Even in the most optimistic scenario, I’d only save $0.16 per day by taking the bus. That’s never going to be compelling enough to get me to vote for any transit proposal whatsoever, which was the point to begin with.

    For comparison, Cap Metro’s calculator says it costs me $184 a week if I drive all 5 days.

    Cap Metro doesn’t understand “choice commuters”. The things that could get them to vote for more money for transit are:

    1. Reliability – my trip down Mopac takes 20 minutes to 1 hour depending on traffic. A guaranteed trip time of 45 minutes on which I could read would be worth something.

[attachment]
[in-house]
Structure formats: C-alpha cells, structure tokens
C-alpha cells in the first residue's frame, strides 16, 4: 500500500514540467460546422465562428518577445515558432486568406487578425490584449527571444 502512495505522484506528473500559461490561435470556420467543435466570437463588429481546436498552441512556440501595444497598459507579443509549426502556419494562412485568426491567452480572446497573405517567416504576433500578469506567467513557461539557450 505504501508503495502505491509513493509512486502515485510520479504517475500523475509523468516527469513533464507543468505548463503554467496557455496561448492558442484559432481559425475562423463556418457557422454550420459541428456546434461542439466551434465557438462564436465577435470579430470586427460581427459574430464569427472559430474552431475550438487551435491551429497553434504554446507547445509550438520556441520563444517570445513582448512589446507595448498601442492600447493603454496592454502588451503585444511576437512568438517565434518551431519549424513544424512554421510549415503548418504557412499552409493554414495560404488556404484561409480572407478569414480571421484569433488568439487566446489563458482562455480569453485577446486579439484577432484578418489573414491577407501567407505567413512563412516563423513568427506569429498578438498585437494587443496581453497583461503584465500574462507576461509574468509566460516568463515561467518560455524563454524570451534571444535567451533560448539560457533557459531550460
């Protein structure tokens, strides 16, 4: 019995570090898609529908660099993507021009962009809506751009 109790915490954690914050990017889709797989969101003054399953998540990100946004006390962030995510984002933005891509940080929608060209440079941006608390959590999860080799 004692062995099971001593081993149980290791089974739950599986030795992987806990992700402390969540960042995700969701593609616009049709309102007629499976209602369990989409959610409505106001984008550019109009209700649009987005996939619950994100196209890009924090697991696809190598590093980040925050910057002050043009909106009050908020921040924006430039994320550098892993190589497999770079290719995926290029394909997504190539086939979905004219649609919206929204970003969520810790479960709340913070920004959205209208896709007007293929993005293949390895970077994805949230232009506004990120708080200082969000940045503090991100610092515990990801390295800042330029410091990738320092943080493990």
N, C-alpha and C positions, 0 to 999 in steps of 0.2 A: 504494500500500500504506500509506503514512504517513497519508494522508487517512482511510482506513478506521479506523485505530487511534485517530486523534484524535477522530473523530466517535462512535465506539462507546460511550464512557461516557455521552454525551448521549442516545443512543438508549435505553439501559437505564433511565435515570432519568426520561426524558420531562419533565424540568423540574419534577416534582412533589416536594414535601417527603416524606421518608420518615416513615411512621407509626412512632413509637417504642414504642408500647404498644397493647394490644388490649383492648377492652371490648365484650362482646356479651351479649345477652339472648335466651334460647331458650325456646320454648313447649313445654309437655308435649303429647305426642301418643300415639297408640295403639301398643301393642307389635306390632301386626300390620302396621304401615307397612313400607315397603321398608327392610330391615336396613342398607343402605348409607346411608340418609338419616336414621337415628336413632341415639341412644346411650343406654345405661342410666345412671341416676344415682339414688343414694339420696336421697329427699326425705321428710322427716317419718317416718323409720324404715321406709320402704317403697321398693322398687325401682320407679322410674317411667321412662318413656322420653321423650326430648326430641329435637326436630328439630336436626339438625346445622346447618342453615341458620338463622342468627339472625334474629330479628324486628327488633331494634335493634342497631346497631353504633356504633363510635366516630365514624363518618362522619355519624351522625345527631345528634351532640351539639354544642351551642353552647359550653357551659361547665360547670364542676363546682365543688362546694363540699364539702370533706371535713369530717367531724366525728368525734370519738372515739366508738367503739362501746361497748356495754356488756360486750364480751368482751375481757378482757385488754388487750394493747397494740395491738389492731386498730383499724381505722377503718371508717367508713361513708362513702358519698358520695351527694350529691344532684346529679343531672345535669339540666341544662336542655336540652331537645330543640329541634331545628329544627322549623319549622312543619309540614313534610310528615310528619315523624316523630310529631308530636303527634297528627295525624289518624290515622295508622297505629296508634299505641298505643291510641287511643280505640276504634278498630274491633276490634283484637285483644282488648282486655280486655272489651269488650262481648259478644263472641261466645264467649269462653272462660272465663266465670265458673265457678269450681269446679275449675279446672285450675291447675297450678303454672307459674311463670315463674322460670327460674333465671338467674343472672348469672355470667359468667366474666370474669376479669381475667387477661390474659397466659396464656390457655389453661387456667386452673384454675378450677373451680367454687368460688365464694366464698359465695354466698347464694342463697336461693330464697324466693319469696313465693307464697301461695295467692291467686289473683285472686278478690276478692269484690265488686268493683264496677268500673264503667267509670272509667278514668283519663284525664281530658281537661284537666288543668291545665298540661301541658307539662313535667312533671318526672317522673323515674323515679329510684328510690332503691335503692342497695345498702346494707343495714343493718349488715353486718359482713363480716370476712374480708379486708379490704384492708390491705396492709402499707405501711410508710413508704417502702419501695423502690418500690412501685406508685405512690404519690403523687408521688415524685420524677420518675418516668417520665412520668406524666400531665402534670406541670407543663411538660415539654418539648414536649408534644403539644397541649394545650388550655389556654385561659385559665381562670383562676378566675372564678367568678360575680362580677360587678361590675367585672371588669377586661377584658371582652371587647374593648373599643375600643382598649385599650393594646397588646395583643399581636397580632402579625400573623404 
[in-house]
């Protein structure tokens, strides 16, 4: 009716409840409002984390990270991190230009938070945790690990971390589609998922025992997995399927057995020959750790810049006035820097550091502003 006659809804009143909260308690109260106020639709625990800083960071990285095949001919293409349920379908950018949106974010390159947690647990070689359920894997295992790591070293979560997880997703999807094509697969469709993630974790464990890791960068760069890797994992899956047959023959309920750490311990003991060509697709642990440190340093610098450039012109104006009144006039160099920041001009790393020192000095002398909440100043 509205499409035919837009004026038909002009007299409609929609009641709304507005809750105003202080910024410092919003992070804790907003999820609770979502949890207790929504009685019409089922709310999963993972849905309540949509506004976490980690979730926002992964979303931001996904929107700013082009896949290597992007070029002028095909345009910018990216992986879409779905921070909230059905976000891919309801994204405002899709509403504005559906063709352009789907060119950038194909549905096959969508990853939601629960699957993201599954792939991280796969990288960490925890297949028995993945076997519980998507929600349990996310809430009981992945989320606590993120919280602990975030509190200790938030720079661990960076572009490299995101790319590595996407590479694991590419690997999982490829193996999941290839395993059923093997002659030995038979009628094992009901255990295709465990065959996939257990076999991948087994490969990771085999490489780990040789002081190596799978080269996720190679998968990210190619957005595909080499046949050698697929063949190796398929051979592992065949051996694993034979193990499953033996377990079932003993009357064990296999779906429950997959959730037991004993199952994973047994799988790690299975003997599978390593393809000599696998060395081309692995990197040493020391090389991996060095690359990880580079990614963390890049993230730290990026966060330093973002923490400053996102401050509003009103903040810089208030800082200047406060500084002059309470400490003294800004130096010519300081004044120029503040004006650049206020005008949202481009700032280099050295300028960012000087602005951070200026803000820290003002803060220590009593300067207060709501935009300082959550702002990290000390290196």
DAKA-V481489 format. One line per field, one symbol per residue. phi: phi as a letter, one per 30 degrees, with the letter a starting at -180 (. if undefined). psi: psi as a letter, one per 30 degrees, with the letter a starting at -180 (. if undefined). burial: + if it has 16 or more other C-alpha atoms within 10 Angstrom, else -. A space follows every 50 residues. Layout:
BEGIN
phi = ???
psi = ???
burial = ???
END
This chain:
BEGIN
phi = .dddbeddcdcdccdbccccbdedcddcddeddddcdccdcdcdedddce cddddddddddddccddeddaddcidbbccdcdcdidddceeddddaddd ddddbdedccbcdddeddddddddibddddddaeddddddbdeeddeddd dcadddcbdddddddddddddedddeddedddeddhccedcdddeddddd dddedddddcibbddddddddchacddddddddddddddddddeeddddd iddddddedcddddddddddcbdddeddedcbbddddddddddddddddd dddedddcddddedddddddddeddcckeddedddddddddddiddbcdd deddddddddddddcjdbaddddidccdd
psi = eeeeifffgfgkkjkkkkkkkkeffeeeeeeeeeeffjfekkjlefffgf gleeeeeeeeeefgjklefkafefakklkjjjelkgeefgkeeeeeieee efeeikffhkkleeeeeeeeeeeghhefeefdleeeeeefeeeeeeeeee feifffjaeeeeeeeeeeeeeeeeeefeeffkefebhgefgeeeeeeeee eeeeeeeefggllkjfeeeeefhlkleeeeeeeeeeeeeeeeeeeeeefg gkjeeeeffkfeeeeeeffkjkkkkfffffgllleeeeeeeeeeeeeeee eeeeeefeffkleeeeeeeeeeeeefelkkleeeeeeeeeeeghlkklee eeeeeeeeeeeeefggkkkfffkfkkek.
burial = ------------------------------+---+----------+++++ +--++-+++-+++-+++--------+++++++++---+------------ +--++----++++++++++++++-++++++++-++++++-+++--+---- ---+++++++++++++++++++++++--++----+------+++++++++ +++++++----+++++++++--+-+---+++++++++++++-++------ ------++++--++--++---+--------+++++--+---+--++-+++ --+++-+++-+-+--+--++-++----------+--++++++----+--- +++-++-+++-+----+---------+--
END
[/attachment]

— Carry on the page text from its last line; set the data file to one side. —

2. Performance – 45 minutes, OK. 1 hour, no way.

    Unfortunately, their rapid bus proposal does next to nothing on either metric above.